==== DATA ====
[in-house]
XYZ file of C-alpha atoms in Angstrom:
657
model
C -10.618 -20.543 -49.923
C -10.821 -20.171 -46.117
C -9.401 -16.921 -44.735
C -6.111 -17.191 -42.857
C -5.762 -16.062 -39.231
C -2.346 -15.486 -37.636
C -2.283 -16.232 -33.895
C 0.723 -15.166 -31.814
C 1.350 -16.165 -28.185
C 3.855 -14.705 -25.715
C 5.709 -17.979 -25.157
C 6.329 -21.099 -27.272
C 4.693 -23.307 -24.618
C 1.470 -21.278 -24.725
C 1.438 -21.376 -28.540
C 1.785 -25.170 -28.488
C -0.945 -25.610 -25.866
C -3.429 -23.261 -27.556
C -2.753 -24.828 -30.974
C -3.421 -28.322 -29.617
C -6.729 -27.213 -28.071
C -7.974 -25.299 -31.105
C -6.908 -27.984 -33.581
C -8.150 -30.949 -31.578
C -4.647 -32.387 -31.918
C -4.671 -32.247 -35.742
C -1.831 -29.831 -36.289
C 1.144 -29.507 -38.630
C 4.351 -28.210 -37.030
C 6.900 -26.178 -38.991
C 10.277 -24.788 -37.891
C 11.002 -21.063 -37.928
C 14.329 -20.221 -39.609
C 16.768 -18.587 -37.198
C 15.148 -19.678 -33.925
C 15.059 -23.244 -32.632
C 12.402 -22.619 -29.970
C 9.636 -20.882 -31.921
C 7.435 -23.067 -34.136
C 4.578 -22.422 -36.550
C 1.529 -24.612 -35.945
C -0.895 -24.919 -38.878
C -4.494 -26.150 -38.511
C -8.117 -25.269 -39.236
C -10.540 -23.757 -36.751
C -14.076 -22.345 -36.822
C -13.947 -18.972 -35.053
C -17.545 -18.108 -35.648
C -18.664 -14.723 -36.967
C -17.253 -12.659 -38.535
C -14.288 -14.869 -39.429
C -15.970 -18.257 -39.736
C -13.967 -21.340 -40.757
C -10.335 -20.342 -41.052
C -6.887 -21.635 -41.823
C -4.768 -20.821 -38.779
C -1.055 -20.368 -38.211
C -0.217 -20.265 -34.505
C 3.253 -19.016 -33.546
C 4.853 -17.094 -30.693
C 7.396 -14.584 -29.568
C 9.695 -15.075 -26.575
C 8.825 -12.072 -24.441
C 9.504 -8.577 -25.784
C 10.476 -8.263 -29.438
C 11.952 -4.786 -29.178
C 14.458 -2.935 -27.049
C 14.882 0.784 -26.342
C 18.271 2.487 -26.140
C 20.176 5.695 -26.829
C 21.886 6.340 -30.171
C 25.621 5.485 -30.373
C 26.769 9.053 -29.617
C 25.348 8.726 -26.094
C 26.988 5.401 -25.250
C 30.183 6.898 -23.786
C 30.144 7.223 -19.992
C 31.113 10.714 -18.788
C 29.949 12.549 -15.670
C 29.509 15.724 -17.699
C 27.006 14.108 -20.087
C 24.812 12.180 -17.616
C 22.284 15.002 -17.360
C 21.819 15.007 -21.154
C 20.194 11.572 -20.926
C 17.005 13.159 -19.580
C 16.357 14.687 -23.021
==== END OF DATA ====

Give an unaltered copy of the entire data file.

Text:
[in-house]
XYZ file of C-alpha atoms in Angstrom:
657
model
C -10.618 -20.543 -49.923
C -10.821 -20.171 -46.117
C -9.401 -16.921 -44.735
C -6.111 -17.191 -42.857
C -5.762 -16.062 -39.231
C -2.346 -15.486 -37.636
C -2.283 -16.232 -33.895
C 0.723 -15.166 -31.814
C 1.350 -16.165 -28.185
C 3.855 -14.705 -25.715
C 5.709 -17.979 -25.157
C 6.329 -21.099 -27.272
C 4.693 -23.307 -24.618
C 1.470 -21.278 -24.725
C 1.438 -21.376 -28.540
C 1.785 -25.170 -28.488
C -0.945 -25.610 -25.866
C -3.429 -23.261 -27.556
C -2.753 -24.828 -30.974
C -3.421 -28.322 -29.617
C -6.729 -27.213 -28.071
C -7.974 -25.299 -31.105
C -6.908 -27.984 -33.581
C -8.150 -30.949 -31.578
C -4.647 -32.387 -31.918
C -4.671 -32.247 -35.742
C -1.831 -29.831 -36.289
C 1.144 -29.507 -38.630
C 4.351 -28.210 -37.030
C 6.900 -26.178 -38.991
C 10.277 -24.788 -37.891
C 11.002 -21.063 -37.928
C 14.329 -20.221 -39.609
C 16.768 -18.587 -37.198
C 15.148 -19.678 -33.925
C 15.059 -23.244 -32.632
C 12.402 -22.619 -29.970
C 9.636 -20.882 -31.921
C 7.435 -23.067 -34.136
C 4.578 -22.422 -36.550
C 1.529 -24.612 -35.945
C -0.895 -24.919 -38.878
C -4.494 -26.150 -38.511
C -8.117 -25.269 -39.236
C -10.540 -23.757 -36.751
C -14.076 -22.345 -36.822
C -13.947 -18.972 -35.053
C -17.545 -18.108 -35.648
C -18.664 -14.723 -36.967
C -17.253 -12.659 -38.535
C -14.288 -14.869 -39.429
C -15.970 -18.257 -39.736
C -13.967 -21.340 -40.757
C -10.335 -20.342 -41.052
C -6.887 -21.635 -41.823
C -4.768 -20.821 -38.779
C -1.055 -20.368 -38.211
C -0.217 -20.265 -34.505
C 3.253 -19.016 -33.546
C 4.853 -17.094 -30.693
C 7.396 -14.584 -29.568
C 9.695 -15.075 -26.575
C 8.825 -12.072 -24.441
C 9.504 -8.577 -25.784
C 10.476 -8.263 -29.438
C 11.952 -4.786 -29.178
C 14.458 -2.935 -27.049
C 14.882 0.784 -26.342
C 18.271 2.487 -26.140
C 20.176 5.695 -26.829
C 21.886 6.340 -30.171
C 25.621 5.485 -30.373
C 26.769 9.053 -29.617
C 25.348 8.726 -26.094
C 26.988 5.401 -25.250
C 30.183 6.898 -23.786
C 30.144 7.223 -19.992
C 31.113 10.714 -18.788
C 29.949 12.549 -15.670
C 29.509 15.724 -17.699
C 27.006 14.108 -20.087
C 24.812 12.180 -17.616
C 22.284 15.002 -17.360
C 21.819 15.007 -21.154
C 20.194 11.572 -20.926
C 17.005 13.159 -19.580
C 16.357 14.687 -23.021